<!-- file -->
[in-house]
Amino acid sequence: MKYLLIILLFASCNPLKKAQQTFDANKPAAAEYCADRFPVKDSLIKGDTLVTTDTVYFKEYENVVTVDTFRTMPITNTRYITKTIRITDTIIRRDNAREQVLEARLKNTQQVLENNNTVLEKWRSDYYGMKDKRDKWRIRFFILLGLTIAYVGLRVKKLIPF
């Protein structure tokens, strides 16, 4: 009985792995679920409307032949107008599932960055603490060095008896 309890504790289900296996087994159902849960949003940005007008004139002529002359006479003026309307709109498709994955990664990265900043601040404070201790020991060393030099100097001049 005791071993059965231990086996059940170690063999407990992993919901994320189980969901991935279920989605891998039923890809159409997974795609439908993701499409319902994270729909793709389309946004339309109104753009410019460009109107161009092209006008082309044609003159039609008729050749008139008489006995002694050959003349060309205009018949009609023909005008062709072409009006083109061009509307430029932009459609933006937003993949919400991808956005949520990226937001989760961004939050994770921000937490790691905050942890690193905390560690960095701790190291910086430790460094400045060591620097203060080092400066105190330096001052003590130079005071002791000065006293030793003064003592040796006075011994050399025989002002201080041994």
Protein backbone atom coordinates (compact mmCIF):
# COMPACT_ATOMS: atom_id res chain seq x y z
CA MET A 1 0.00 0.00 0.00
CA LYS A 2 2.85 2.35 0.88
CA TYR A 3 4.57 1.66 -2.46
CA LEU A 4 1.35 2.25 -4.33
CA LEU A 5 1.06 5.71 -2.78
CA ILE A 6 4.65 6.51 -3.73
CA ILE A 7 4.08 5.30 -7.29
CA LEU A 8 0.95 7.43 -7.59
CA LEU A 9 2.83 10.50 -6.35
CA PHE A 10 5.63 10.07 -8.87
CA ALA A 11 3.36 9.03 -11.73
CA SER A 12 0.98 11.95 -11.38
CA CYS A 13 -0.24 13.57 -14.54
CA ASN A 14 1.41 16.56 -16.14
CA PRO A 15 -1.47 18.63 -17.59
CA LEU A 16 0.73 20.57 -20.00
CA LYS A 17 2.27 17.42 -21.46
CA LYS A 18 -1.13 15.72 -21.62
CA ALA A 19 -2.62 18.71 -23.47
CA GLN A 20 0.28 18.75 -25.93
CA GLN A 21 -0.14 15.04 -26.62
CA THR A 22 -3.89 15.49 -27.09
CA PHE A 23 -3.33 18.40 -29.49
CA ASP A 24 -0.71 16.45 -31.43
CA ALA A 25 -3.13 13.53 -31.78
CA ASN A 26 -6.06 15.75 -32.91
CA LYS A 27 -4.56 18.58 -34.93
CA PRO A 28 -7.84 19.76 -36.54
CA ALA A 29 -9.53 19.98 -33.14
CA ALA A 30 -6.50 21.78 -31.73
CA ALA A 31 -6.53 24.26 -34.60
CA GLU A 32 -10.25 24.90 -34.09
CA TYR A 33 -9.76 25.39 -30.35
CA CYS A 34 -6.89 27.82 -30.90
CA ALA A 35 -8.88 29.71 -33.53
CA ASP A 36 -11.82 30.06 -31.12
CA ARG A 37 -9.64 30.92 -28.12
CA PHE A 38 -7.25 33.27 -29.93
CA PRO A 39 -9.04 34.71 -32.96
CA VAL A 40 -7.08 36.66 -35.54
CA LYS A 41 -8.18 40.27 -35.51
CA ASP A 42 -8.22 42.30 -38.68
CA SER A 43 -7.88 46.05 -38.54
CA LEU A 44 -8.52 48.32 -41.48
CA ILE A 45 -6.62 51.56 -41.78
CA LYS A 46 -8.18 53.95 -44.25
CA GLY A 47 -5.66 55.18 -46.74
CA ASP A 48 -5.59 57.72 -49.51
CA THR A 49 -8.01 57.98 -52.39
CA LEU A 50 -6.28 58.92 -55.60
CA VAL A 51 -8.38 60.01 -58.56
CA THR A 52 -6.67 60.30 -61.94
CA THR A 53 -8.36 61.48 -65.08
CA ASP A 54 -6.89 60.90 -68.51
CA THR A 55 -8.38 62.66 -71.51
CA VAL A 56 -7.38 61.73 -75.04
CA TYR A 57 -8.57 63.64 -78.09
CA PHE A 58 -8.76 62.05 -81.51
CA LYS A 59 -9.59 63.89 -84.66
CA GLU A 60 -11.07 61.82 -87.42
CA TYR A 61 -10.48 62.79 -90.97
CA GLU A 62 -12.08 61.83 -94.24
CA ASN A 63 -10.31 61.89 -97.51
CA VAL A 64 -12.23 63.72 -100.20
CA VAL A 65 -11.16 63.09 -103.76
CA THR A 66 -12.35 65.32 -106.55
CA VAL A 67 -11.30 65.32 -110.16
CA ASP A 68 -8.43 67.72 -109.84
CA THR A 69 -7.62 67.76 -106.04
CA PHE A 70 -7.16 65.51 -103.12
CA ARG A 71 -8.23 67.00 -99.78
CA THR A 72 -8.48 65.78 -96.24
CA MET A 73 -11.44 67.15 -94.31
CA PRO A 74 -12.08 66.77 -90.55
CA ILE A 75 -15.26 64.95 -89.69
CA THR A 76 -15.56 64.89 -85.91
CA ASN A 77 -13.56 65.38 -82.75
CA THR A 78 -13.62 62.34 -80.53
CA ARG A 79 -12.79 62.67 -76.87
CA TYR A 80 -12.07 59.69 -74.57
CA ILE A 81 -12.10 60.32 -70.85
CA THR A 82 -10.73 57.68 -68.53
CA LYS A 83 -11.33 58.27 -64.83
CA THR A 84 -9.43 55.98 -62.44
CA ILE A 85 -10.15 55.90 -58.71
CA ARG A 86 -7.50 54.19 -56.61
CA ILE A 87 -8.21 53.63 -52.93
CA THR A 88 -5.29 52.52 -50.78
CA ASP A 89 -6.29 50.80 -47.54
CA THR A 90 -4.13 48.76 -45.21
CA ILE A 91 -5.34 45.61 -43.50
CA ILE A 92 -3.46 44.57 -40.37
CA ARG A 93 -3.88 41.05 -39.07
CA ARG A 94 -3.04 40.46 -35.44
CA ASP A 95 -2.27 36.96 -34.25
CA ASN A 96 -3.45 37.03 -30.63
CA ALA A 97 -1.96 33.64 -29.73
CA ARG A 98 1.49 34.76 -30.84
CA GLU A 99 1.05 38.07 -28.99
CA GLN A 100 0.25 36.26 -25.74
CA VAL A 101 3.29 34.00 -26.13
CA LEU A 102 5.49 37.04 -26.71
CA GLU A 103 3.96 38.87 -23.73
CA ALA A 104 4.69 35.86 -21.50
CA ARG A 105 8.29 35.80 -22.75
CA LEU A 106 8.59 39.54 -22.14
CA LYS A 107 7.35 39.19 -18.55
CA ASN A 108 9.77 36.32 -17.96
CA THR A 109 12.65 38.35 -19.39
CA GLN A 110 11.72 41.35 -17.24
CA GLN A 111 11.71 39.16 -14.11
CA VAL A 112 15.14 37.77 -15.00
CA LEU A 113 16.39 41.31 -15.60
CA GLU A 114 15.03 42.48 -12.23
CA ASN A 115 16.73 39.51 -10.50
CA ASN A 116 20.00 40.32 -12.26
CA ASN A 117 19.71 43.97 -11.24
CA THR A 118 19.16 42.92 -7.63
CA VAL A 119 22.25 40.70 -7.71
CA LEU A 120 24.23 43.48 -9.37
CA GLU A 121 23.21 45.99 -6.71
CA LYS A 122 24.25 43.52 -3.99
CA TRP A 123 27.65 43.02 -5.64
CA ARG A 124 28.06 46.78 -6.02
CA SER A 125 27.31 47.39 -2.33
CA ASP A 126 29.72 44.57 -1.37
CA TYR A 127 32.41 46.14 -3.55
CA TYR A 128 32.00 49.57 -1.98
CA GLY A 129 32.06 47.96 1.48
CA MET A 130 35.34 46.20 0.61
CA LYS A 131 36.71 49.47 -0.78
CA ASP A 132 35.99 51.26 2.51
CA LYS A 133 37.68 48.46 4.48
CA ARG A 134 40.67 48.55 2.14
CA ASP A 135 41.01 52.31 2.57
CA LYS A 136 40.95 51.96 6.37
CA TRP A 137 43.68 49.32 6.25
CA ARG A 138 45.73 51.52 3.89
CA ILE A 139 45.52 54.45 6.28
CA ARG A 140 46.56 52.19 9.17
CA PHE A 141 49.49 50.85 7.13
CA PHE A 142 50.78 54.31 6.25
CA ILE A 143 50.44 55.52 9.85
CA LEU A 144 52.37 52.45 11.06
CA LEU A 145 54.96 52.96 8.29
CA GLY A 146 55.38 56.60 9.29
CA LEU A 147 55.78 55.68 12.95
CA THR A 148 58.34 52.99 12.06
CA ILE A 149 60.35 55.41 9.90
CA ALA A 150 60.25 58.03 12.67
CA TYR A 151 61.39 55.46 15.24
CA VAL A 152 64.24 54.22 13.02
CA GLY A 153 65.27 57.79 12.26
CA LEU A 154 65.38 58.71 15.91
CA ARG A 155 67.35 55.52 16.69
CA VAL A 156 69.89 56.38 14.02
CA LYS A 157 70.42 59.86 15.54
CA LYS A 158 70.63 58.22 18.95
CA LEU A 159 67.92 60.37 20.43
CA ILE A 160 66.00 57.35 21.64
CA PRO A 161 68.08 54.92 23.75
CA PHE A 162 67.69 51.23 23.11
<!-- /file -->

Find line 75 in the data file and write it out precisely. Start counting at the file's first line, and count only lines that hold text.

CA PHE A 70 -7.16 65.51 -103.12